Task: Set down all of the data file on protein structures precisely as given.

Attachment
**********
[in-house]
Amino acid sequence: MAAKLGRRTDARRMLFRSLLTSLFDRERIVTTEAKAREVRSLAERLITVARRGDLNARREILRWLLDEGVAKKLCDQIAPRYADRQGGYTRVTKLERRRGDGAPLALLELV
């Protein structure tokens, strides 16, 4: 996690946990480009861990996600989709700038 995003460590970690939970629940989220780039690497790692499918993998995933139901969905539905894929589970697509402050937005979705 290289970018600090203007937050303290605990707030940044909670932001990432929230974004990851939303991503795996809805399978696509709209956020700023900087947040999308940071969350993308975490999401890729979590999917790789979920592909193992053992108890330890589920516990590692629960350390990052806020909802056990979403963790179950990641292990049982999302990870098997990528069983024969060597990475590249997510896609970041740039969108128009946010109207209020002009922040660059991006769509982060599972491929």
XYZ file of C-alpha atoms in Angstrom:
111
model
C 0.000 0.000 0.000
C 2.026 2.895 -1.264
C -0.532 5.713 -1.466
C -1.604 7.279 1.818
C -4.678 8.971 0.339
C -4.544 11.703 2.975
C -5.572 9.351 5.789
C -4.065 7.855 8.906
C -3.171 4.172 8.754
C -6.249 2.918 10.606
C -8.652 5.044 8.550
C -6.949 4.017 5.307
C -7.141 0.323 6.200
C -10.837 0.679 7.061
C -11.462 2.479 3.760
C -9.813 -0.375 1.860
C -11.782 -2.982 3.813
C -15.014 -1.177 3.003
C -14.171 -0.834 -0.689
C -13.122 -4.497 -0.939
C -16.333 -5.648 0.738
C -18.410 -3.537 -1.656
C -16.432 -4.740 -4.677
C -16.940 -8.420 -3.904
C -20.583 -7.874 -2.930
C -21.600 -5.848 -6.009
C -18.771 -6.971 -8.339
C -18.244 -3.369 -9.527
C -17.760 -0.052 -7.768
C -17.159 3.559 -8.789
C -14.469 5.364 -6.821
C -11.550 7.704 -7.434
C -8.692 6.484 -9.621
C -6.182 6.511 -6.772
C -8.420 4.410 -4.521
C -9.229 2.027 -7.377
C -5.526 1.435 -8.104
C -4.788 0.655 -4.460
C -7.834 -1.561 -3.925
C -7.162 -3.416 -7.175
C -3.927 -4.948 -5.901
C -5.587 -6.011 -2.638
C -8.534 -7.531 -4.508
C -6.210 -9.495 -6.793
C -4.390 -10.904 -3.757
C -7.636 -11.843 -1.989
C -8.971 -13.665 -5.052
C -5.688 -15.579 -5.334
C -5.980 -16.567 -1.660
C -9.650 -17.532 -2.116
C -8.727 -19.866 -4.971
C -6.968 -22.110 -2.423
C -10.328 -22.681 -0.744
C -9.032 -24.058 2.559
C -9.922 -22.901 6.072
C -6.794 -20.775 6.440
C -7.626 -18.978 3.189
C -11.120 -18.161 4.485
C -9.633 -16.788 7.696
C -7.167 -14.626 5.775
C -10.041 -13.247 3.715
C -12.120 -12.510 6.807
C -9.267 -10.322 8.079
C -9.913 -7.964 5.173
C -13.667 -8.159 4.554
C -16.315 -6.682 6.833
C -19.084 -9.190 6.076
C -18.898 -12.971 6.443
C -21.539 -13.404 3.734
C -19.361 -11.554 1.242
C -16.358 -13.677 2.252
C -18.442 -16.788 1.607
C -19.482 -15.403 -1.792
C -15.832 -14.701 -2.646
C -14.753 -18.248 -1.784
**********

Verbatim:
[in-house]
Amino acid sequence: MAAKLGRRTDARRMLFRSLLTSLFDRERIVTTEAKAREVRSLAERLITVARRGDLNARREILRWLLDEGVAKKLCDQIAPRYADRQGGYTRVTKLERRRGDGAPLALLELV
């Protein structure tokens, strides 16, 4: 996690946990480009861990996600989709700038 995003460590970690939970629940989220780039690497790692499918993998995933139901969905539905894929589970697509402050937005979705 290289970018600090203007937050303290605990707030940044909670932001990432929230974004990851939303991503795996809805399978696509709209956020700023900087947040999308940071969350993308975490999401890729979590999917790789979920592909193992053992108890330890589920516990590692629960350390990052806020909802056990979403963790179950990641292990049982999302990870098997990528069983024969060597990475590249997510896609970041740039969108128009946010109207209020002009922040660059991006769509982060599972491929």
XYZ file of C-alpha atoms in Angstrom:
111
model
C 0.000 0.000 0.000
C 2.026 2.895 -1.264
C -0.532 5.713 -1.466
C -1.604 7.279 1.818
C -4.678 8.971 0.339
C -4.544 11.703 2.975
C -5.572 9.351 5.789
C -4.065 7.855 8.906
C -3.171 4.172 8.754
C -6.249 2.918 10.606
C -8.652 5.044 8.550
C -6.949 4.017 5.307
C -7.141 0.323 6.200
C -10.837 0.679 7.061
C -11.462 2.479 3.760
C -9.813 -0.375 1.860
C -11.782 -2.982 3.813
C -15.014 -1.177 3.003
C -14.171 -0.834 -0.689
C -13.122 -4.497 -0.939
C -16.333 -5.648 0.738
C -18.410 -3.537 -1.656
C -16.432 -4.740 -4.677
C -16.940 -8.420 -3.904
C -20.583 -7.874 -2.930
C -21.600 -5.848 -6.009
C -18.771 -6.971 -8.339
C -18.244 -3.369 -9.527
C -17.760 -0.052 -7.768
C -17.159 3.559 -8.789
C -14.469 5.364 -6.821
C -11.550 7.704 -7.434
C -8.692 6.484 -9.621
C -6.182 6.511 -6.772
C -8.420 4.410 -4.521
C -9.229 2.027 -7.377
C -5.526 1.435 -8.104
C -4.788 0.655 -4.460
C -7.834 -1.561 -3.925
C -7.162 -3.416 -7.175
C -3.927 -4.948 -5.901
C -5.587 -6.011 -2.638
C -8.534 -7.531 -4.508
C -6.210 -9.495 -6.793
C -4.390 -10.904 -3.757
C -7.636 -11.843 -1.989
C -8.971 -13.665 -5.052
C -5.688 -15.579 -5.334
C -5.980 -16.567 -1.660
C -9.650 -17.532 -2.116
C -8.727 -19.866 -4.971
C -6.968 -22.110 -2.423
C -10.328 -22.681 -0.744
C -9.032 -24.058 2.559
C -9.922 -22.901 6.072
C -6.794 -20.775 6.440
C -7.626 -18.978 3.189
C -11.120 -18.161 4.485
C -9.633 -16.788 7.696
C -7.167 -14.626 5.775
C -10.041 -13.247 3.715
C -12.120 -12.510 6.807
C -9.267 -10.322 8.079
C -9.913 -7.964 5.173
C -13.667 -8.159 4.554
C -16.315 -6.682 6.833
C -19.084 -9.190 6.076
C -18.898 -12.971 6.443
C -21.539 -13.404 3.734
C -19.361 -11.554 1.242
C -16.358 -13.677 2.252
C -18.442 -16.788 1.607
C -19.482 -15.403 -1.792
C -15.832 -14.701 -2.646
C -14.753 -18.248 -1.784